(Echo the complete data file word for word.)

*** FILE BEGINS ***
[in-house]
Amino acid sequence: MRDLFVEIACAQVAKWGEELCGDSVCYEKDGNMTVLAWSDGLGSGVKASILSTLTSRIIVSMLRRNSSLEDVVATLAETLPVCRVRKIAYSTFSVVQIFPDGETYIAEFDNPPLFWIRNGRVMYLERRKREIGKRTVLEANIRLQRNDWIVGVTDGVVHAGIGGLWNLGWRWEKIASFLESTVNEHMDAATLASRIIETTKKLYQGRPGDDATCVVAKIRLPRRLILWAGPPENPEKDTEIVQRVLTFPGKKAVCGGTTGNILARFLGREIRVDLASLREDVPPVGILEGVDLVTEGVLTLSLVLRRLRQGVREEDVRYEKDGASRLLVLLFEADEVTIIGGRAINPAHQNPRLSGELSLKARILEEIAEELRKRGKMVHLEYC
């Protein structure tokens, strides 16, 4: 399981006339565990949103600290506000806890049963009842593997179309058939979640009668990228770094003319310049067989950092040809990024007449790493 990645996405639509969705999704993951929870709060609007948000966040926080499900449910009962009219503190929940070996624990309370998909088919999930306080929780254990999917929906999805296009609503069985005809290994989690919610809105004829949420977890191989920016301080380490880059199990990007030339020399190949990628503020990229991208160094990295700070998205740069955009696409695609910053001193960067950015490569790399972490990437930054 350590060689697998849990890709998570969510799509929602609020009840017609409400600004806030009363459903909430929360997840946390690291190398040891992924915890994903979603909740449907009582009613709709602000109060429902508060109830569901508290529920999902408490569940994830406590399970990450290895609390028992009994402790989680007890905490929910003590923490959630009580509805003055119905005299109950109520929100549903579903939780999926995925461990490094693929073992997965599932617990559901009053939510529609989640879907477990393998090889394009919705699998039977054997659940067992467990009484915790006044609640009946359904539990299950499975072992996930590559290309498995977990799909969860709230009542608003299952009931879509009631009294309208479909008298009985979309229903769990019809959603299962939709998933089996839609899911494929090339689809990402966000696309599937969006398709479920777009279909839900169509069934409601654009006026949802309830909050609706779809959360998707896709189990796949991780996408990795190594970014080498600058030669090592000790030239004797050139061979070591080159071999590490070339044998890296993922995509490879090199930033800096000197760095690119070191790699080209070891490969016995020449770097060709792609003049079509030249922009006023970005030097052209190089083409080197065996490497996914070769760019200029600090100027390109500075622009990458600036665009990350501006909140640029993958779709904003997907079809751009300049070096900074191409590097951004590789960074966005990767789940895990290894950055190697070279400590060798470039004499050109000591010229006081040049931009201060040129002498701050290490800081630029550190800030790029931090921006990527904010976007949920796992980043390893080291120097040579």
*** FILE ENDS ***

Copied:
[in-house]
Amino acid sequence: MRDLFVEIACAQVAKWGEELCGDSVCYEKDGNMTVLAWSDGLGSGVKASILSTLTSRIIVSMLRRNSSLEDVVATLAETLPVCRVRKIAYSTFSVVQIFPDGETYIAEFDNPPLFWIRNGRVMYLERRKREIGKRTVLEANIRLQRNDWIVGVTDGVVHAGIGGLWNLGWRWEKIASFLESTVNEHMDAATLASRIIETTKKLYQGRPGDDATCVVAKIRLPRRLILWAGPPENPEKDTEIVQRVLTFPGKKAVCGGTTGNILARFLGREIRVDLASLREDVPPVGILEGVDLVTEGVLTLSLVLRRLRQGVREEDVRYEKDGASRLLVLLFEADEVTIIGGRAINPAHQNPRLSGELSLKARILEEIAEELRKRGKMVHLEYC
């Protein structure tokens, strides 16, 4: 399981006339565990949103600290506000806890049963009842593997179309058939979640009668990228770094003319310049067989950092040809990024007449790493 990645996405639509969705999704993951929870709060609007948000966040926080499900449910009962009219503190929940070996624990309370998909088919999930306080929780254990999917929906999805296009609503069985005809290994989690919610809105004829949420977890191989920016301080380490880059199990990007030339020399190949990628503020990229991208160094990295700070998205740069955009696409695609910053001193960067950015490569790399972490990437930054 350590060689697998849990890709998570969510799509929602609020009840017609409400600004806030009363459903909430929360997840946390690291190398040891992924915890994903979603909740449907009582009613709709602000109060429902508060109830569901508290529920999902408490569940994830406590399970990450290895609390028992009994402790989680007890905490929910003590923490959630009580509805003055119905005299109950109520929100549903579903939780999926995925461990490094693929073992997965599932617990559901009053939510529609989640879907477990393998090889394009919705699998039977054997659940067992467990009484915790006044609640009946359904539990299950499975072992996930590559290309498995977990799909969860709230009542608003299952009931879509009631009294309208479909008298009985979309229903769990019809959603299962939709998933089996839609899911494929090339689809990402966000696309599937969006398709479920777009279909839900169509069934409601654009006026949802309830909050609706779809959360998707896709189990796949991780996408990795190594970014080498600058030669090592000790030239004797050139061979070591080159071999590490070339044998890296993922995509490879090199930033800096000197760095690119070191790699080209070891490969016995020449770097060709792609003049079509030249922009006023970005030097052209190089083409080197065996490497996914070769760019200029600090100027390109500075622009990458600036665009990350501006909140640029993958779709904003997907079809751009300049070096900074191409590097951004590789960074966005990767789940895990290894950055190697070279400590060798470039004499050109000591010229006081040049931009201060040129002498701050290490800081630029550190800030790029931090921006990527904010976007949920796992980043390893080291120097040579």